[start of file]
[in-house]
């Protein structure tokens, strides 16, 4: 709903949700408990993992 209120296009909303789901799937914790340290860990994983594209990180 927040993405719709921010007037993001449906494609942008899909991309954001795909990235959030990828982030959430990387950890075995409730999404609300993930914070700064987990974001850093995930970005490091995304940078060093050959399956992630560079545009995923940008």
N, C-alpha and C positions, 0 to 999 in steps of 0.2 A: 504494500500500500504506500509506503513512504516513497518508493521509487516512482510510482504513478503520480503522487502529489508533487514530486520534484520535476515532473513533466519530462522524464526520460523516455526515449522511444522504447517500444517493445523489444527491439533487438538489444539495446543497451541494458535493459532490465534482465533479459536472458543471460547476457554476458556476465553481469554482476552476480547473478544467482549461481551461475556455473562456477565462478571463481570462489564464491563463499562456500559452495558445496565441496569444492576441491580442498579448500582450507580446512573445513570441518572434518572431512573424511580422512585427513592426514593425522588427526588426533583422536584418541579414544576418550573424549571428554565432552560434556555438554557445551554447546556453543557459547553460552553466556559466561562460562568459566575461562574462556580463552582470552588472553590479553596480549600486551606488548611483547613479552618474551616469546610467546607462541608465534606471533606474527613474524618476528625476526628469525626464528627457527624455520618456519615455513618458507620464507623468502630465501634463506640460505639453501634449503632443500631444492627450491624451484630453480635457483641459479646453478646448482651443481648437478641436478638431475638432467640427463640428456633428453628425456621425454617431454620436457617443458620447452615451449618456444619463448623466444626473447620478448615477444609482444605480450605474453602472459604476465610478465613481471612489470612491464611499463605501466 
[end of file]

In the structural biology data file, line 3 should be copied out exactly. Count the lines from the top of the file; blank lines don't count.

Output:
N, C-alpha and C positions, 0 to 999 in steps of 0.2 A: 504494500500500500504506500509506503513512504516513497518508493521509487516512482510510482504513478503520480503522487502529489508533487514530486520534484520535476515532473513533466519530462522524464526520460523516455526515449522511444522504447517500444517493445523489444527491439533487438538489444539495446543497451541494458535493459532490465534482465533479459536472458543471460547476457554476458556476465553481469554482476552476480547473478544467482549461481551461475556455473562456477565462478571463481570462489564464491563463499562456500559452495558445496565441496569444492576441491580442498579448500582450507580446512573445513570441518572434518572431512573424511580422512585427513592426514593425522588427526588426533583422536584418541579414544576418550573424549571428554565432552560434556555438554557445551554447546556453543557459547553460552553466556559466561562460562568459566575461562574462556580463552582470552588472553590479553596480549600486551606488548611483547613479552618474551616469546610467546607462541608465534606471533606474527613474524618476528625476526628469525626464528627457527624455520618456519615455513618458507620464507623468502630465501634463506640460505639453501634449503632443500631444492627450491624451484630453480635457483641459479646453478646448482651443481648437478641436478638431475638432467640427463640428456633428453628425456621425454617431454620436457617443458620447452615451449618456444619463448623466444626473447620478448615477444609482444605480450605474453602472459604476465610478465613481471612489470612491464611499463605501466 